The Chinese government has expanded her war on religion and against God to cyberspace, where she has declared that evangelization and conversions made by the influence of the Internet are banned according to a report:
As of yesterday there are “New measures” for the control of online religious activities. Live streaming of religious ceremonies banned, as well as prayers, preaching and burning of incense. Permission required to set up religious websites that must be ‘morally healthy and politically reliable’. Conversions banned as well as the dissemination of religious material. But the religious awakening in China is now unstoppable.
From now on, all online evangelization is forbidden. The state administration for religious affairs yesterday issued rules on religious activities via the internet that forbid the streaming of religious ceremonies (live on the internet), including prayer, preaching and even burning incense.
The new rules also prohibit some sensitive content: it is forbidden to post the slightest criticism of the Party’s leadership and official religious policy; promote the participation of minors in religious ceremonies, use religion to overthrow the socialist system.
The new rules are published on the Chinese government’s legal information website under the heading “Measures for the management of religious information on the Internet”. They are still in draft form and await comments from the public, but as is almost always the case, the draft is in practice the final text.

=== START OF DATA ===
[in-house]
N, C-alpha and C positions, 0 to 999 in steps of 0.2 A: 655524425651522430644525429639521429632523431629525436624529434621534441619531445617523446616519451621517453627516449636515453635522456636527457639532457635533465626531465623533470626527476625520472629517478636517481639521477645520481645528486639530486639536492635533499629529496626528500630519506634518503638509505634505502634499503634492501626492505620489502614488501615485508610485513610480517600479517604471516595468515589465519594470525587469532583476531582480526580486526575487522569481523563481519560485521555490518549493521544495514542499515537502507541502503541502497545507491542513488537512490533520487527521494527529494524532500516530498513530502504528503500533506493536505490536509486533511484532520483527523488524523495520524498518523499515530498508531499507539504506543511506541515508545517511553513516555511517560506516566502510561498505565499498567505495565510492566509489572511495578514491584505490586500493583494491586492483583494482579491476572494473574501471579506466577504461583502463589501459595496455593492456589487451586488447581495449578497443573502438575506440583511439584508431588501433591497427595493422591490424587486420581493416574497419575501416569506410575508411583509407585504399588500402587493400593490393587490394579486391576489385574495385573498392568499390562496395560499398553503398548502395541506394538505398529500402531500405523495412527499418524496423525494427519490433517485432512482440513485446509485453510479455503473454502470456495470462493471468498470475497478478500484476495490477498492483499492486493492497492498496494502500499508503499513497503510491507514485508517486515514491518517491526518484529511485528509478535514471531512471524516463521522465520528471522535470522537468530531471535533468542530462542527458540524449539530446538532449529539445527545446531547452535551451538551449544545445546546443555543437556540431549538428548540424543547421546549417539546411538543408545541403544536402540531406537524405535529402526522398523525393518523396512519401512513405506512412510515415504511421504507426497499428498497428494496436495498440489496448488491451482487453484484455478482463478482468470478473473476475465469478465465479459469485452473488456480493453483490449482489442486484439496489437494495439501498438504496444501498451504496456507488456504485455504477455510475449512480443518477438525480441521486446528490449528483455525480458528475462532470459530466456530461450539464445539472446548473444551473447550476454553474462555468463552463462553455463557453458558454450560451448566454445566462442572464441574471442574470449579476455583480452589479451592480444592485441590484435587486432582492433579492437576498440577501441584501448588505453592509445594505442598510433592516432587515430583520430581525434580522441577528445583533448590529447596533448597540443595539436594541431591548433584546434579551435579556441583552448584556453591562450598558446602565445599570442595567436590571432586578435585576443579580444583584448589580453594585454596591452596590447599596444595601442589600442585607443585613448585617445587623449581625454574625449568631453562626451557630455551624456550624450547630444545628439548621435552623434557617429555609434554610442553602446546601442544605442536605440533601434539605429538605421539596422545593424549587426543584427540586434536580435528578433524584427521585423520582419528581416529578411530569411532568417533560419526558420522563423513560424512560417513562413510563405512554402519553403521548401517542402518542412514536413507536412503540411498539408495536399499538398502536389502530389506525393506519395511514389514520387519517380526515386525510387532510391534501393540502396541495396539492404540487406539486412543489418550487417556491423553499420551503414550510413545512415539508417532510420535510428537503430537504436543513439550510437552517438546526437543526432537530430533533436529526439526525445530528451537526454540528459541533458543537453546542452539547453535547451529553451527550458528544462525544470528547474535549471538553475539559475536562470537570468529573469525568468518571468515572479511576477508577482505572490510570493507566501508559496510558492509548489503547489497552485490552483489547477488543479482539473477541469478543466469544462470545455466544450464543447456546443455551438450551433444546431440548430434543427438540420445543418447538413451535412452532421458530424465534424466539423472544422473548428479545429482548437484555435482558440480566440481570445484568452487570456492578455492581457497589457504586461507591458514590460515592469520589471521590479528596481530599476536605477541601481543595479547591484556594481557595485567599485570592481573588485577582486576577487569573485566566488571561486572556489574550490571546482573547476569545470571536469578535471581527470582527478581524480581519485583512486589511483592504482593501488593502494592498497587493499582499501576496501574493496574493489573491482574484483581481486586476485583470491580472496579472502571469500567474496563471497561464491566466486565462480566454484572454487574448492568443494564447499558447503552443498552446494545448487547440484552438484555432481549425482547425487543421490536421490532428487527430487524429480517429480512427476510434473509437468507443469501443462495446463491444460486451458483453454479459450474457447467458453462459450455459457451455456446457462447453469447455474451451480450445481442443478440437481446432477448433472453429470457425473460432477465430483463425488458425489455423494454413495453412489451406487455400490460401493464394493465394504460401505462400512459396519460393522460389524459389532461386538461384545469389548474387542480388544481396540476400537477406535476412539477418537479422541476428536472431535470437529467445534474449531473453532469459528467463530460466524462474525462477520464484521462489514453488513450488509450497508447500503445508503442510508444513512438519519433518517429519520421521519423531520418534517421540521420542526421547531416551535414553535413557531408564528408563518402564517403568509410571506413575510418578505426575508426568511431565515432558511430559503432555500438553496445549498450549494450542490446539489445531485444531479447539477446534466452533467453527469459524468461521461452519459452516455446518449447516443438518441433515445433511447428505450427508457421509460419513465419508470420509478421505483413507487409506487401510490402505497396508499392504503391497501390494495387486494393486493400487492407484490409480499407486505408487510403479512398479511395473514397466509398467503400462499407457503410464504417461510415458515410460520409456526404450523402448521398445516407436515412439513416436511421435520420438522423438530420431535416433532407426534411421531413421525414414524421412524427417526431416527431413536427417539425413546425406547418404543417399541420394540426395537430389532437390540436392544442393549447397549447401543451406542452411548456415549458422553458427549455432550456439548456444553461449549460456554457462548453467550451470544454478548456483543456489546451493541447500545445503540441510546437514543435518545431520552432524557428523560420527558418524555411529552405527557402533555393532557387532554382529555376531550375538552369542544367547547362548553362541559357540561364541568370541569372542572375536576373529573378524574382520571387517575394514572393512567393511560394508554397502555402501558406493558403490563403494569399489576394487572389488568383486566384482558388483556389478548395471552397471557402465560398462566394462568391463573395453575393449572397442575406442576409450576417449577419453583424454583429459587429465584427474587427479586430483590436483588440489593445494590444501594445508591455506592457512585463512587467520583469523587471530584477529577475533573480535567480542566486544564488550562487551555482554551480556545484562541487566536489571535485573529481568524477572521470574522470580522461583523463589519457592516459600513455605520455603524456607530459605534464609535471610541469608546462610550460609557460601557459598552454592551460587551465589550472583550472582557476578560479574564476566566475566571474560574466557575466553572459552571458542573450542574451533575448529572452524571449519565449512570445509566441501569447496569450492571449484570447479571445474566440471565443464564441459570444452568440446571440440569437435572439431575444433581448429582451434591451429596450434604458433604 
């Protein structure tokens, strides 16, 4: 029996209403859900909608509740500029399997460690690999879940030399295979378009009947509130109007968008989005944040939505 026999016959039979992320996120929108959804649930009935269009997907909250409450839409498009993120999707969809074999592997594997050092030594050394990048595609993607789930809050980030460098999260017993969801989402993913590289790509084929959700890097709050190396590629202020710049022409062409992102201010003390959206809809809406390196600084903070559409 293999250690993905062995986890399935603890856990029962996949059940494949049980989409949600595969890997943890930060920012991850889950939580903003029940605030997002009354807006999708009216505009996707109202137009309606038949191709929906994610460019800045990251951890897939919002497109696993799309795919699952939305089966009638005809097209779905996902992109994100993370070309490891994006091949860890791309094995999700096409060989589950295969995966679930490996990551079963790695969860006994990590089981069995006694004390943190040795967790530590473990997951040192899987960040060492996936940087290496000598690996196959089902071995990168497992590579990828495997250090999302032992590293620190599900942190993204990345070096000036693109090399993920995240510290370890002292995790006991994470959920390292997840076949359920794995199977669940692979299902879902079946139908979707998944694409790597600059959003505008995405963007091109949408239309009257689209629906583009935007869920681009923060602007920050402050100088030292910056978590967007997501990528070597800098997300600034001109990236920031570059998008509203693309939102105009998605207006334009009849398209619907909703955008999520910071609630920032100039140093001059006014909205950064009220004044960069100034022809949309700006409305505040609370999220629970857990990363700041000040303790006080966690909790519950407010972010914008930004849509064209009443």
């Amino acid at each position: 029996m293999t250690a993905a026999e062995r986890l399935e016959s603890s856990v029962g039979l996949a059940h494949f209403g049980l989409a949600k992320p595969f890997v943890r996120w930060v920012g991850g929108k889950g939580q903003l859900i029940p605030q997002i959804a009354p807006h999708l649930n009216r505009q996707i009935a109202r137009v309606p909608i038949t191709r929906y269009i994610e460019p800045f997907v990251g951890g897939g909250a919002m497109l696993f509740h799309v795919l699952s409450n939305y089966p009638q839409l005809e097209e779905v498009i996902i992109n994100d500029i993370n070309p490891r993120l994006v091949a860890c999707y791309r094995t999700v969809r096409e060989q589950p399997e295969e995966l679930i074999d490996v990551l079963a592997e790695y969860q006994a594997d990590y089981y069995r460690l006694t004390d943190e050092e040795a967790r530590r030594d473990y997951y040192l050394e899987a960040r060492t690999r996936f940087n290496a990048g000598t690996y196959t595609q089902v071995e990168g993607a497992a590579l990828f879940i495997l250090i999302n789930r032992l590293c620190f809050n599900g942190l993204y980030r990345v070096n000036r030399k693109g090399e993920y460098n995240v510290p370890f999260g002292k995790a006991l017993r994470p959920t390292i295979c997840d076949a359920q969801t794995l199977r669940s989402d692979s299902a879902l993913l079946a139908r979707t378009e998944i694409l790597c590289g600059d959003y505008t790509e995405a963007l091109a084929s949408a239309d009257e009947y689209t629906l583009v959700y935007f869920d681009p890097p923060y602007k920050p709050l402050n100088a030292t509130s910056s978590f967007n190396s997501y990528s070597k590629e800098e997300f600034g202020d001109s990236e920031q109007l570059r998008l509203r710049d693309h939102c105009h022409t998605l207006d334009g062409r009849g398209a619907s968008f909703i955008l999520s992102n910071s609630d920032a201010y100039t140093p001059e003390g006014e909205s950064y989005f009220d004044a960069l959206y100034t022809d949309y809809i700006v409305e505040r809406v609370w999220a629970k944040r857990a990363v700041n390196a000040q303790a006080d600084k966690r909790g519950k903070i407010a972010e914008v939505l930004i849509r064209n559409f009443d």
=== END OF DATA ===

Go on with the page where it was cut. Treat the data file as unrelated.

The “Measures …” are divided into five chapters and contain a total of 35 articles. The five chapters deal with general rules, approval for online religious information services, management, legal responsibilities and some additional provisions.
For example they establish that anyone who wants to open a religious site, must seek permission from the authorities and be judged morally healthy and politically reliable.
Organizations and schools that receive the license can only publish didactic material via the Internet in their internal network, accessible only through a registered name and password. The rules emphasize that such organizations can not try to convert someone, and they cannot distribute religious texts or other material.
The new measures are much more restrictive and analytical than the new regulations on religious activities, implemented last February (but made public in September 2017 in a draft form and in October as the final text).
The New Regulations (see Articles 68 and 45) prohibited content that “undermines” the coexistence of religions and non-religious persons, or that publicize religious extremism, or that do not support the principles of independence and self-government of religions. But they admitted that information and religious material could be distributed to the public, in compliance with the law.
The new “Measures …” seem to be designed to stop the spread of religious teachings on the internet and nip the growing spiritual interest in Chinese society, where the religious awakening is now unstoppable.
In attempts to halt the tumultuous religious growth in China, President Xi Jinping has launched a “sinicization” campaign to assimilate religions to Chinese culture and above all to subjugate them to the hegemony of the Communist Party, turning them into a political tool.
China is the country with the highest Internet usage, but it is also the place where online information is subject to one of the most efficient and absolute controls. (source)